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By Hollis Ashman and Jacqueline Beckley, Consumer Understanding Editors | 09/19/2007
Multigrain snack products have increased in the past few years. They appear to be riding the change in USDA’s Dietary Guidelines in 2005, which recommends three or more servings of whole grains a day.
But note all multigrain products contain whole grains. Whole grains include the fibrous bran along with the vitamin- and mineral-rich germ. Multigrain simply means it contains several types of grains. However, consumers see the word “multigrain” on food packages and believe these products are healthful.
Quaker Oats has had rice cakes in its portfolio for almost 20 years. With the trend for more grain interest, it makes sense Quaker considered how to add value to its rice cakes through the addition of a variety of grains, not just rice. Understanding the world of weight management snacks, Quaker folks surely were concerned that consumers needed snacks that were healthy and tasted really good.
We at the Understanding & Insight Group took a second look at this unassuming product because of the very clever product design. We feel Quaker created more than just a snack cake. These mini snack cakes give the same taste and mouthfeel experience of a popular and familiar (and competitive) fudge stripe shortbread cookie. Whether intentional or not, Quaker created a cookie experience in a 90-calorie rice cake snack. Now, that got our attention. And this multigrain snack does contain whole grains.
Sales of healthy snack foods in the U.S. grew from $13.7 billion in 2002 to $14.7 billion in 2004, an increase of nearly 7 percent, according to Mintel’s 2005 Healthy Snacking report. Consumers eat a lot of snacks: 75 percent of people snack at least once a day, according to the American Dietetic Assn. (2000), and these snacks supply 23-25 percent of the average consumer’s total daily calorie intake. So the healthfulness of the snack has become important.
Healthy snacks have gained shelf space in grocery stores and convenience stores. They are an expected product in a grocery aisle, not just a product that can only be purchased at a health food store.
In the healthy snack category there are four major competitors: Kraft, General Mills, Kellogg and PepsiCo. Each has a broad product portfolio that covers multiple food categories. These companies account for nearly half (48 percent) of all healthy snack sales.
The most popular foods eaten as healthy snacks are fresh fruit, raw vegetables and nuts/dried fruit/ trail mix. All of these have whole food healthfulness in common. This makes it difficult for the more processed snacks to earn a healthy halo.
When choosing healthy snacks, consumers look for a health-related benefit, which many times reflects lowered fat, all natural, whole grains, portion control, high fiber or moderation in sodium. These benefits are the most recent variation on what “healthy” means.
One of the perceived gaps for healthy snacks is that they do not always taste as good as regular snacks. This continues to be a leverageable opportunity for snack food manufacturers. For a food to be craveable, it must not only have a great flavor but also a great texture. A complex flavor (multiple tastes) and a simple or moderately complex texture drives craveablity, according to our own Crave It! studies. Mini Delights Chocolatey Drizzle understands this and delivers a snacking experience that rivals a chocolate shortbread cookie.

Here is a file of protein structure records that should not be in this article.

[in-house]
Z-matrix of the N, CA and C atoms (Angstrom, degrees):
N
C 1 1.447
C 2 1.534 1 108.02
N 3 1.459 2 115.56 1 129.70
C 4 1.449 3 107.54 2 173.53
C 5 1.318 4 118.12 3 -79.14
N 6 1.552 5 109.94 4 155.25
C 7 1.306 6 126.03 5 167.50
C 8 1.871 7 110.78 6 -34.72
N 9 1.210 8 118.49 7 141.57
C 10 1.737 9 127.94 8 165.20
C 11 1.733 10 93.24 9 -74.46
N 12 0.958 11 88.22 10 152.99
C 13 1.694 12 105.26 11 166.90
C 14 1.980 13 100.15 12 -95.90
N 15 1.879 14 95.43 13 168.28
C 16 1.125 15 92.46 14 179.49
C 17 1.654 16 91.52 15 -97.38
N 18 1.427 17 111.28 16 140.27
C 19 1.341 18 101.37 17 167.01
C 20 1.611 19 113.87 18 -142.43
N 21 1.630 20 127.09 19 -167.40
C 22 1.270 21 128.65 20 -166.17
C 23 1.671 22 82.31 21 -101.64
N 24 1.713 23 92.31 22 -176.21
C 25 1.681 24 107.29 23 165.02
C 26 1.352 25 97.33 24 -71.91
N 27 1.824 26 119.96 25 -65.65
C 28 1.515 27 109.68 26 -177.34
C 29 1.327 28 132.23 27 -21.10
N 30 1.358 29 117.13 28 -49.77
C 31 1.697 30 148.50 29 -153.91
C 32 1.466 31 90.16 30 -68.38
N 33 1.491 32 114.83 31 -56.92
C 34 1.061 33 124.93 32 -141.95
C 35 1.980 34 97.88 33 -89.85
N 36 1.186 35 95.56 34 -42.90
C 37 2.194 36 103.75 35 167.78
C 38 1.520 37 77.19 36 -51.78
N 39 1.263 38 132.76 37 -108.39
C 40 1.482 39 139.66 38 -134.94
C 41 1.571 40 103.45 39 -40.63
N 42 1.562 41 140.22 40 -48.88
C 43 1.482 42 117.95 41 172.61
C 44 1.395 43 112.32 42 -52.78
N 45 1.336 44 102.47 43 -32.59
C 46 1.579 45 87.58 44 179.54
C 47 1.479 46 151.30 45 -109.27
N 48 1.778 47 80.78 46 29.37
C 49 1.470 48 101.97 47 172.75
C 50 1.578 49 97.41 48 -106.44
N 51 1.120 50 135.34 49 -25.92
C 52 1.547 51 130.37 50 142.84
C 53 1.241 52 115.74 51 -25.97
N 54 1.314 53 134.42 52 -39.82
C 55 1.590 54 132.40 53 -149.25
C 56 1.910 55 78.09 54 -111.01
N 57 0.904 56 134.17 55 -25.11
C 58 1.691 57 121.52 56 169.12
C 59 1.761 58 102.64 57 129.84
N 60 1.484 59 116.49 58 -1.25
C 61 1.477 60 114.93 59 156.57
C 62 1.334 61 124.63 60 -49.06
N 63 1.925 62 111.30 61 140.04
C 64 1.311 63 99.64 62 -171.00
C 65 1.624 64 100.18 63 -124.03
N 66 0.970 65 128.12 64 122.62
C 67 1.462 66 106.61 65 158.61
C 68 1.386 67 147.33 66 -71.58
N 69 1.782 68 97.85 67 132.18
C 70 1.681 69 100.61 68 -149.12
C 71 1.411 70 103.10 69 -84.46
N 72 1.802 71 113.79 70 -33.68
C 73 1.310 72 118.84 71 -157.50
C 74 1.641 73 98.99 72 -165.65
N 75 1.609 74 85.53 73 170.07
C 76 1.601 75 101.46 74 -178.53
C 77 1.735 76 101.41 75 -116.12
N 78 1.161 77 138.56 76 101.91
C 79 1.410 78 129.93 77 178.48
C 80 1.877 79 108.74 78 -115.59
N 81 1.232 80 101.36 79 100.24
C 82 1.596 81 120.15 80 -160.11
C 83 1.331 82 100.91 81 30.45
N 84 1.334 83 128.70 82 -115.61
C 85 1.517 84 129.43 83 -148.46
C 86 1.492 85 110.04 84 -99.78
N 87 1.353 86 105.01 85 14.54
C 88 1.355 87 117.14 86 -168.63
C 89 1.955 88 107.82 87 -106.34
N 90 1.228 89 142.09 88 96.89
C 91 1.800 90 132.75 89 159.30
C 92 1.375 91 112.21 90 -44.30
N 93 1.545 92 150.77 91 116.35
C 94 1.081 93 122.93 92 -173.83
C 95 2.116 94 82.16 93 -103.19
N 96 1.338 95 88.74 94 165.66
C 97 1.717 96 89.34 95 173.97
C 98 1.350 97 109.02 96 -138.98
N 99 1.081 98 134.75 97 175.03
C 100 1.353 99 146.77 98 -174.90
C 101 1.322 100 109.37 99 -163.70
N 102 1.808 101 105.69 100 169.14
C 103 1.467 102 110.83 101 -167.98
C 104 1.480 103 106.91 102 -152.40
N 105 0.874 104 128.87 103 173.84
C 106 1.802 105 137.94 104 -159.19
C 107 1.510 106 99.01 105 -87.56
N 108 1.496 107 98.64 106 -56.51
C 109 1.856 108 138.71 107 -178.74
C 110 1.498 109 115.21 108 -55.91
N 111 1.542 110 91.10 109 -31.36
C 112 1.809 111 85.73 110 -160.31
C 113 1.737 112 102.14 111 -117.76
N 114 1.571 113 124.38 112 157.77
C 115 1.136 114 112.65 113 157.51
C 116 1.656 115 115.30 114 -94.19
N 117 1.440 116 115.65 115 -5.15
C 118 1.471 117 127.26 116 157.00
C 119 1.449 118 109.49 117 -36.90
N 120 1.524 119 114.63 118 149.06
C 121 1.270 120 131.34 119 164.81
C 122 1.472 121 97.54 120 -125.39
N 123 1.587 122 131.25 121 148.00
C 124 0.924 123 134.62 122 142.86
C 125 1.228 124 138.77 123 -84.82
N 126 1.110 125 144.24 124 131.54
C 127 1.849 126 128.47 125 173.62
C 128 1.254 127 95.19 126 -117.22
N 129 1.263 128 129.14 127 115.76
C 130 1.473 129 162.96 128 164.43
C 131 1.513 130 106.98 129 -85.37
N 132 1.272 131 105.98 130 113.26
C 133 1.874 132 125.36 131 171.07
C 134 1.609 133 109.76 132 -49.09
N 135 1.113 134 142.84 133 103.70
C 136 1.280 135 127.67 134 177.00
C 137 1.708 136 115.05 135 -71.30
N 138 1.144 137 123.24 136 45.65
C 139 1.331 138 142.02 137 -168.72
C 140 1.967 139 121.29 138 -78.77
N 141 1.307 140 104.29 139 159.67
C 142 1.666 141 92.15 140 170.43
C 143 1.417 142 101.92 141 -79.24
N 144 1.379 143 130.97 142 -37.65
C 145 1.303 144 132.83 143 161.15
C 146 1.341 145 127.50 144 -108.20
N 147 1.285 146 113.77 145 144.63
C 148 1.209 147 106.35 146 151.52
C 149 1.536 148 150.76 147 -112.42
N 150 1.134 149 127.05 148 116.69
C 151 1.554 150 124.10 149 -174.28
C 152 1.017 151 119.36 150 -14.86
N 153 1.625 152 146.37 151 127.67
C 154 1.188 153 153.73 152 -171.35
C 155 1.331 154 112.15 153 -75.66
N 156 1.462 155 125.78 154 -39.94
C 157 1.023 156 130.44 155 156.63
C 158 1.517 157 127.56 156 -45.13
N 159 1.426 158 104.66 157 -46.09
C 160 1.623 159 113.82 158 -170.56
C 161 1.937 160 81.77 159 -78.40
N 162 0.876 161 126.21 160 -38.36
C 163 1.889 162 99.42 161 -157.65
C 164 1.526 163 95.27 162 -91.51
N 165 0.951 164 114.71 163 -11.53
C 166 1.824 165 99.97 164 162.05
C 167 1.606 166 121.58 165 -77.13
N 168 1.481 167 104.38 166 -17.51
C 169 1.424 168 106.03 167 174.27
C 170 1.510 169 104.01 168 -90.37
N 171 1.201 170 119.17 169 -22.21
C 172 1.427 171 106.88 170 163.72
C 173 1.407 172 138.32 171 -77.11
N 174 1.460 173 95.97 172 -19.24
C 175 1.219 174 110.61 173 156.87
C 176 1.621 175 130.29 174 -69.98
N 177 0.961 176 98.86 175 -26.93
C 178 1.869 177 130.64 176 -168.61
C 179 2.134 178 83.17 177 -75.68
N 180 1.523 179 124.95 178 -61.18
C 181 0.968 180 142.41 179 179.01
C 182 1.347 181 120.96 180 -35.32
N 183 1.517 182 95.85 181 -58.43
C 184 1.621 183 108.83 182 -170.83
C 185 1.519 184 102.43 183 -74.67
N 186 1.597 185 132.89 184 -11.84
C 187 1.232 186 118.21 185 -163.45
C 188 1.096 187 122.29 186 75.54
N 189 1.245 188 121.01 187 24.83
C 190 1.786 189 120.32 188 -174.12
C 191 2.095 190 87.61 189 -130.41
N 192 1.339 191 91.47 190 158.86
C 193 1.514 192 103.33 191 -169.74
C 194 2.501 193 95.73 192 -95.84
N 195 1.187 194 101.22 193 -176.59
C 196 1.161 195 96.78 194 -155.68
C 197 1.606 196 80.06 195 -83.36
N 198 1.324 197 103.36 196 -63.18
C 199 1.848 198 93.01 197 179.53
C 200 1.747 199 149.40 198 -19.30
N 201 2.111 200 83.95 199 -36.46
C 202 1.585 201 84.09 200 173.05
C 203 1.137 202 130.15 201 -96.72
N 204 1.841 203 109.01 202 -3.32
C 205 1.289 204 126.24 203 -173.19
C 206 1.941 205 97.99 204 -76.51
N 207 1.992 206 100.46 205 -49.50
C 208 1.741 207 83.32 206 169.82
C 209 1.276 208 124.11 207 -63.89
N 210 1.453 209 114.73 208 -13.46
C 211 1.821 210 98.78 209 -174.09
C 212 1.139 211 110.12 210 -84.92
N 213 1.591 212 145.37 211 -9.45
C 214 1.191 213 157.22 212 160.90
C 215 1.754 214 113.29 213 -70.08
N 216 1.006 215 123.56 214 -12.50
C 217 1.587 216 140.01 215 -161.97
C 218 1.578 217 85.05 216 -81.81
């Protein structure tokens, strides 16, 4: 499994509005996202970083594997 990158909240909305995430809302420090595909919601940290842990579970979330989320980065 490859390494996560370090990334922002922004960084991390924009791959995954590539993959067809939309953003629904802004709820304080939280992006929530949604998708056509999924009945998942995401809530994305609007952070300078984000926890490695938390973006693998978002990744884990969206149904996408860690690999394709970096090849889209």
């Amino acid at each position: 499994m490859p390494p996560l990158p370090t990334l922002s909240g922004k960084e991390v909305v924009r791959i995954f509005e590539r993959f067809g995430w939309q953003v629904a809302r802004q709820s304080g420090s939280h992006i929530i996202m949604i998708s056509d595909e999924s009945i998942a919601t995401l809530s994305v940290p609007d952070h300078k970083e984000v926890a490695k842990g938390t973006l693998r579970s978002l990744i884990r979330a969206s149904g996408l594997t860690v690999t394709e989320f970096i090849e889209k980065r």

Key: Creating a product to fill a new space requires knowing the attributes the consumer will use as a frame of reference. When this knowledge is used along with key trends in the snacking market, manufacturers stand a better chance of creating a product that consumers will understand and therefore may be motivated to purchase.
Insights: Quaker Mini Delights are aimed at women who are managing their weight. The Quaker brand promises healthiness. The location (next to rice cakes) promises this is helping you manage your weight. Quaker was able to leverage this brand heritage along with the gap of good tasting healthy snacks to create Mini Delights.
Our Crave It! and Healthy You! Insights find flavor, texture, baked and healthy ingredients are the key factors that suggest healthfulness in snacks. For cookies, texture complexity (difference between the chocolate and the base), flavor and bite size along with brand can impact craveability.
Quaker has merged healthy snacks and cookies to create a product with textural complexity, flavor impact that is baked, a healthy halo from a well-known brand and a flavor echo from another popular brand.
Key trends in the snacking area are convenience, flavors and healthfulness.
Convenience: On-the-go packaging is critical to fit consumers’ busy lives and to help them deal with a need for a snack when they are away from their preferred food choices.
Flavors: Rice snacks have focused periodically over the years on either a few lead flavors — e.g., buttery, cheese, original/plain — or more trendy flavors, such as caramel corn and jalapeno cheddar. Having multigrains to deliver a more rounded-out flavor than the rice cake base allows the form to deliver more taste experiences. Creating analogs of cravable snacks enables consumers to have a great tasting snack and get their cravings satisfied for the moment.
Healthfulness: An overall industry focus on trying to reduce obesity combined with consumer behavior for snacking equates to an intense industry desire to provide snacks that are healthier. This includes the type and amount of fat, composition of all of the carbohydrates and looking at both the calorie and sodium levels. Many consumers are also seeking the “cleanest” ingredient statements they can find.
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